• I recognize the lines you're thinking along and they are much more practical so please keep your brain churning on these ideas. I've explored some of these ideas and I'll share my results in the hope that you can see a way around the roadblocks I encountered.
    #1. Trying to hold a compass spinner with pivot points on the top and bottom requires a level of precision I cannot reach with my skills and tools. I have tried and you can check out my results. Someone more skilled may see an easy fix and I welcome suggestions and criticism.
    #2. If you have a pin on your compass spinner and it needs to touch another pin there also needs to be some way for the spinner to pass by or it will simply hang there. A compass has a very weak pull, even with strong magnets.

    Super Magnet Man has Nd discs magnetized across the diameter. I think these could be really useful. Another option are the wedding rings that are magnetized the same way.

    I don't want to herd this discussion around what I've failed at because someone else may approach the same idea much better. Keep your thoughts coming.
  • I have all the tools and such to do this so long as I can get a a balanced magnet with a precisely centered divot on each side.

    I have contacted a couple magnet manufacturers to see if they can build the magnets. I am having a feeling that and electro-mechanical transducer small enough for enjoyable implanting will not generate enough electricity to be noticeable.

    I am working on getting some materials together for a proto right now could be a couple days to find everything I need and I am tech-ing  up my thoughts a little bit. I am currently thinking the best way to accomplish this is to solder a mirco pogo pin to a button cell battery about the size of the magnet. then I have some shields for pacemaker VCO's that I am going to solder another pogo pin in to and sandwich the magnet between them. I will them solder a fuzz button on to the magnet and laminate a piece of kapton tape and a peice of copper tape on to the north side of the shield and connect it to an LED connected to the opposite lead of the coin cell battery. when the fuzz button sweeps the copper tape it will cause the LED to light up and because the light would only be turned on when you are actively attempting to find north the battery should last for an extremely long time. It adds a bit of tech to the deal but it uses all parts that are readily accessible except for a custom magnet. still working on figuring out the exact configuration to make it as small as possible i'm toying with it under a microscope here t work though and I think I could work.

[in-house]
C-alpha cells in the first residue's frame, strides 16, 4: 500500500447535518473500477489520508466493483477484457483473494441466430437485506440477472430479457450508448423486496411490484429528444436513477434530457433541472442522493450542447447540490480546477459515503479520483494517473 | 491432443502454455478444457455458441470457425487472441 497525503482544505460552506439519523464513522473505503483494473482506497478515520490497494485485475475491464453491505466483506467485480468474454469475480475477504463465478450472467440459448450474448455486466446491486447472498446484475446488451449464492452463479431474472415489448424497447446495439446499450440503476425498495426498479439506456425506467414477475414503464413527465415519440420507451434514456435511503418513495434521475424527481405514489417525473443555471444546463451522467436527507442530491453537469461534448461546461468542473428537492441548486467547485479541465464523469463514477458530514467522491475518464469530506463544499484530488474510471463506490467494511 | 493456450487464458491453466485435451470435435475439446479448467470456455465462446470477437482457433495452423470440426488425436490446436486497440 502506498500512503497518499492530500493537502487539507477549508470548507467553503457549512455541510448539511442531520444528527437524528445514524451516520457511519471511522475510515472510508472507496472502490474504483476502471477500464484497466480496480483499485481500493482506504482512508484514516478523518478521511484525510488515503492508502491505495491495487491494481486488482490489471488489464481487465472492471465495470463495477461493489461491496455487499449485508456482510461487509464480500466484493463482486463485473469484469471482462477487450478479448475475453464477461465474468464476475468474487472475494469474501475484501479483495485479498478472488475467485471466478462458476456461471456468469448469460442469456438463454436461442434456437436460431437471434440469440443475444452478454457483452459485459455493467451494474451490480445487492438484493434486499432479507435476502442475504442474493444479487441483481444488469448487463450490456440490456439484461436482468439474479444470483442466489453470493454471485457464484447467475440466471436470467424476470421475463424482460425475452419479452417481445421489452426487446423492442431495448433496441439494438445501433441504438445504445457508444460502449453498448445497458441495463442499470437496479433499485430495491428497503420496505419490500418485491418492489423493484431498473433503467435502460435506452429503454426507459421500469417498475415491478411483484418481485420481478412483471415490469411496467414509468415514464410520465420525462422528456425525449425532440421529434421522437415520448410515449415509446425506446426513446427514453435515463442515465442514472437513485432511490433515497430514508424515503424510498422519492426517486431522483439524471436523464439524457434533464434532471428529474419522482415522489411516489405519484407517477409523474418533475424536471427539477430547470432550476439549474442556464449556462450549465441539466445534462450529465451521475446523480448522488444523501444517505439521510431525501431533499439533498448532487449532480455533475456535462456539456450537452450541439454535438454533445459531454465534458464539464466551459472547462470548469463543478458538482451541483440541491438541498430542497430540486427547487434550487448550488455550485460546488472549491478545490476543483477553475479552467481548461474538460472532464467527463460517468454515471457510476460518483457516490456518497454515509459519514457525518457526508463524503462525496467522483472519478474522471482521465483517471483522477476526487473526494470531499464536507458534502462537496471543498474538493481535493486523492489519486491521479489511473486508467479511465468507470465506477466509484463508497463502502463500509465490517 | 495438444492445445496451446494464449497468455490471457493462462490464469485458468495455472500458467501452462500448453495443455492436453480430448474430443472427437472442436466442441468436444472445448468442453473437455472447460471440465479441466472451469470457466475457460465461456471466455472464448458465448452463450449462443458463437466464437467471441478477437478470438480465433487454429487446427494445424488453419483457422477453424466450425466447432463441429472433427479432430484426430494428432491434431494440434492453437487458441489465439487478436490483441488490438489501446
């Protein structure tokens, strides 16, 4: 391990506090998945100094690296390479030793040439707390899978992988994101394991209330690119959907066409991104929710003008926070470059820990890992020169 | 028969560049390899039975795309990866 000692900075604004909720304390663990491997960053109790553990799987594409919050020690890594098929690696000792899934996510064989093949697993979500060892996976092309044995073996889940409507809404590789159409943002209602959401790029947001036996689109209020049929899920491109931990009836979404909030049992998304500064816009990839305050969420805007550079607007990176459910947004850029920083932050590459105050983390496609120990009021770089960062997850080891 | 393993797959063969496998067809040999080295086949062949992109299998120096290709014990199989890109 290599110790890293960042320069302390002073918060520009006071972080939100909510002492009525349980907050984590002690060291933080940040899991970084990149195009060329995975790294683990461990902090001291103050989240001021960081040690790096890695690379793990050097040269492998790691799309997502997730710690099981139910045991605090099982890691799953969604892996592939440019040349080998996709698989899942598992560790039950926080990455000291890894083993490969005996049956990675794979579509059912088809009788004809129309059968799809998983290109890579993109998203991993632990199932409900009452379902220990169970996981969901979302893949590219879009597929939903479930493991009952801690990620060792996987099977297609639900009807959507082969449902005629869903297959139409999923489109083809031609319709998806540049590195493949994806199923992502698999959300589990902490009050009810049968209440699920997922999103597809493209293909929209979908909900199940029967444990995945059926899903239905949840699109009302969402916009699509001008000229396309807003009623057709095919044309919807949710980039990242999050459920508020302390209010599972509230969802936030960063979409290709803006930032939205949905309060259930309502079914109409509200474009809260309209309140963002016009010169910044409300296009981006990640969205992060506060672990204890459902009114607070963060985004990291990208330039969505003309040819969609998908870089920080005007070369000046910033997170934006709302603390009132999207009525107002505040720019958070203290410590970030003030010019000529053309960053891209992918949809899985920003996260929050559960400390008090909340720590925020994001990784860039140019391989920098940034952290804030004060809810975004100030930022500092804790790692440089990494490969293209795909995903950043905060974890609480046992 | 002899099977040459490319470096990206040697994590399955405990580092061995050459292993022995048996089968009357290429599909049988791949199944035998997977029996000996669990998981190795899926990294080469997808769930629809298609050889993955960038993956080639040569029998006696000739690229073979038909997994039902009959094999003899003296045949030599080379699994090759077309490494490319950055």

• Well, I found a huge issue with this approach.... the magnet is constantly pulling itself to the copper tape and completing the circuit... so that's a fail.... back to the drawing board.
  • Use double-sided tape and aluminum foil if your copper has iron in it?
    What kind of batteries are you using that don't respond to magnets?
  • https://www.dropbox.com/s/8v2dtewar1k3vkg/20140813_232527.jpg

    here's a couple pictures of of attempt #2 another fail I broke the wall of the shield off trying to apply the tape. 

    I am using a button battery that came spare with my micrometer its outside of the field because I stacked the boards and the magnet is weak. I'm thinking there is a better way to do this but I'm going to have to plan it out better because hacking the random shit I have laying around isn't working so well. 
  • Sooooo.... how do you feel about going high tech on this one?? take a peak at this bad boy:

    smaller than a grain of rice and a ridiculous amount of features at a highly sustainable power consumption

    just a thought, and I have easy access to a pick and place line to get it assembled... 
  • Nice workspace! Can you describe what we're seeing? What are you using for materials and how will it work? I've been working on pretty large scale for prototyping and it looks like you're working on a smaller prototype than I have made so far. That's exciting.